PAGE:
2 Million Kids Vaping Marijuana


More than 2 million U.S. middle and high school students have vaped marijuana, study finds

Karen Kaplan, Los Angeles Times – Electronic cigarettes are the most popular tobacco product among U.S. teens, but tobacco isn’t the only thing they’re vaping.

A new report from researchers at the Centers for Disease Control and Prevention says that more than 2 million middle and high school students have used an e-cigarette to vape marijuana.

That figure is based on survey results from the 2016 National Youth Tobacco Survey, which polls a representative sample of American students in grades 6 through 12. Among the questions the 20,675 participants were asked in 2016 was, “Have you ever used an e-cigarette device with a substance besides nicotine?”

One of the possible answers was this: “Yes, I have used an e-cigarette device with marijuana, THC or hash oil, or THC wax.” (THC, short for tetrahydrocannabinol, is the mind-altering chemical that produces marijuana’s high.)

Altogether, 8.9% of the students — or nearly 1 in 11 — selected this response. That included 12.4% of students in grades 9 through 12 and 4.5% of students in grades 6 through 8.

Extrapolating those figures across the country, the researchers calculated that 1.7 million high school students and 425,000 middle school students have vaped marijuana at least once.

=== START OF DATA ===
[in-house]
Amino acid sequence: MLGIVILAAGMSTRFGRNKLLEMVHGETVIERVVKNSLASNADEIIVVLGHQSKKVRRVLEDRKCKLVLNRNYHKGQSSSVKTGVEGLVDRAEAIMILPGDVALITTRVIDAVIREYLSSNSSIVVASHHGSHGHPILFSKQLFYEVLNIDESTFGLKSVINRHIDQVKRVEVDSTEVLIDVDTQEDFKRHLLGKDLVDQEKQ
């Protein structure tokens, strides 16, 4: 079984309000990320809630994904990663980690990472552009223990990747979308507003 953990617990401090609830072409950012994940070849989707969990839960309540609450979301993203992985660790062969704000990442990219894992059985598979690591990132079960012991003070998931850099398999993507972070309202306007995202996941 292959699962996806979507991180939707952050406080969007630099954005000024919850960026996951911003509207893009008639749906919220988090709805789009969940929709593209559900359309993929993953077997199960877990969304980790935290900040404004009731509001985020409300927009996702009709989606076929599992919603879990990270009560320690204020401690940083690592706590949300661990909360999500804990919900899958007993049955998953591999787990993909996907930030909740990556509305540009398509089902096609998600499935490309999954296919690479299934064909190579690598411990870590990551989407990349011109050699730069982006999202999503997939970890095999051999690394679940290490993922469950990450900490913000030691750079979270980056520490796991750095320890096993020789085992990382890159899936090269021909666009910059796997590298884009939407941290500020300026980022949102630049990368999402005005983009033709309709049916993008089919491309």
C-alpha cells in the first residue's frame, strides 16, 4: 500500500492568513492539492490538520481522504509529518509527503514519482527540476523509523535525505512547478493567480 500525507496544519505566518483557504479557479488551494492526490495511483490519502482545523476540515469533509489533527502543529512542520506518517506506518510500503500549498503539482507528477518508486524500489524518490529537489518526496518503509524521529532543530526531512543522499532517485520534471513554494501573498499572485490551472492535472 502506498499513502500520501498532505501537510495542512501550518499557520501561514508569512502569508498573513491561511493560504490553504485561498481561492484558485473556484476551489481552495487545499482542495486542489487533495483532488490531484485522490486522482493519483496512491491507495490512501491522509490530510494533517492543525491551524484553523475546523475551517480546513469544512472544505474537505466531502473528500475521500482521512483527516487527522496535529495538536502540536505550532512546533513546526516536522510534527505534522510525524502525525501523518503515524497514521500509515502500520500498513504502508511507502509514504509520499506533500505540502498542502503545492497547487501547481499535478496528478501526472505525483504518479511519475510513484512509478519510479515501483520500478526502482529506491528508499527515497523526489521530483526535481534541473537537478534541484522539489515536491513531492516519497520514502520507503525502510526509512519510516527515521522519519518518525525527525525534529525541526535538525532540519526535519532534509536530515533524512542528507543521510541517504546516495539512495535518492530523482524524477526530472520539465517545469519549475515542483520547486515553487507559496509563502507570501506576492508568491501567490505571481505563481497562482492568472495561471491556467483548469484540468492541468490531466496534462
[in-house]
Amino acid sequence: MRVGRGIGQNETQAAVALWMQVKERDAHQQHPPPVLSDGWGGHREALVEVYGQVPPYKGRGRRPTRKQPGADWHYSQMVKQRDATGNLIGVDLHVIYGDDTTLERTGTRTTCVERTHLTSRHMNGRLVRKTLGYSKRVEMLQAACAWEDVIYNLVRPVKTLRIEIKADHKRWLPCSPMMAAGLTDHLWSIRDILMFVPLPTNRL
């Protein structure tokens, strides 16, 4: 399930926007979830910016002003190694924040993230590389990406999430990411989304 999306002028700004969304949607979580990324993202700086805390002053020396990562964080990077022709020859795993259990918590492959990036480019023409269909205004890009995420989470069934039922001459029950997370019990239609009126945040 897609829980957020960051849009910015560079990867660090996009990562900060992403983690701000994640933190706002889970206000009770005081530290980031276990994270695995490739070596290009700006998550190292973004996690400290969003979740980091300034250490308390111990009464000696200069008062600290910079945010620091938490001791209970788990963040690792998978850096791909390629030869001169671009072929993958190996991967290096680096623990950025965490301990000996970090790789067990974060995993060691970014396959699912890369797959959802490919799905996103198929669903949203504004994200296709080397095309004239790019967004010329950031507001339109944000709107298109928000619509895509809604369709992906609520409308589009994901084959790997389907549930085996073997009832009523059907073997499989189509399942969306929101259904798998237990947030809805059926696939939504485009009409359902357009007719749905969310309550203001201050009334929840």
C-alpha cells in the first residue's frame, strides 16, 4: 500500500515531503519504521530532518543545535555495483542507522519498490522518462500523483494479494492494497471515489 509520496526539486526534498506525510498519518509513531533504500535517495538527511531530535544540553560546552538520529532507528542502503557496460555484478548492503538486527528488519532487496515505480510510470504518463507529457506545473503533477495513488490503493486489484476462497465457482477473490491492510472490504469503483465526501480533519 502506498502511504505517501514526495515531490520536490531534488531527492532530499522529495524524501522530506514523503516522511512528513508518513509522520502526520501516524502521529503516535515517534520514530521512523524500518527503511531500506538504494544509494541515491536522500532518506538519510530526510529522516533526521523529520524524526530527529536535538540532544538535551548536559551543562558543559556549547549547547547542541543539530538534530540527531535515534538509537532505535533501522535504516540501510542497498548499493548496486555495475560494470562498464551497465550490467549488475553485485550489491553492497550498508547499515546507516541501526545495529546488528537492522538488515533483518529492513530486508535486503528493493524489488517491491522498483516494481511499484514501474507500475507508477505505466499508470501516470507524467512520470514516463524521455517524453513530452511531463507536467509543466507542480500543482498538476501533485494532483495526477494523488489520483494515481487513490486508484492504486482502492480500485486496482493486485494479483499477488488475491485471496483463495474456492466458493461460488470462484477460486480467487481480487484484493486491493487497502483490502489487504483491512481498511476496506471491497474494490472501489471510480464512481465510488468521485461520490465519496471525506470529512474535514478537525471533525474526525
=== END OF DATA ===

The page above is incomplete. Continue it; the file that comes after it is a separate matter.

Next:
Next, the CDC team focused on the 5,217 students — that’s one-quarter of the total sample — who said they had used an e-cigarette at least once in their lives. In this group, 30.6% said they had vaped marijuana, including 33.3% of the high schoolers and 23.1% of the middle schoolers …

The findings were published Monday in the journal JAMA Pediatrics.

The report comes less than a week after the U.S. Food and Drug Administration announced a crackdown on companies that produce and sell e-cigarettes in response to their failure to keep the devices out of the hands of minors. Read more at LATIMES.COM

MORE OF TODAY’S TOP HEALTH NEWS: 

Suzanne Somers’ Fake Cure Exposed; 4 Years Probation for Gross Negligence

Quarter-Sized Mosquitoes Reported in This U.S. State

Smartphone App Could Add $3B To Obamacare Costs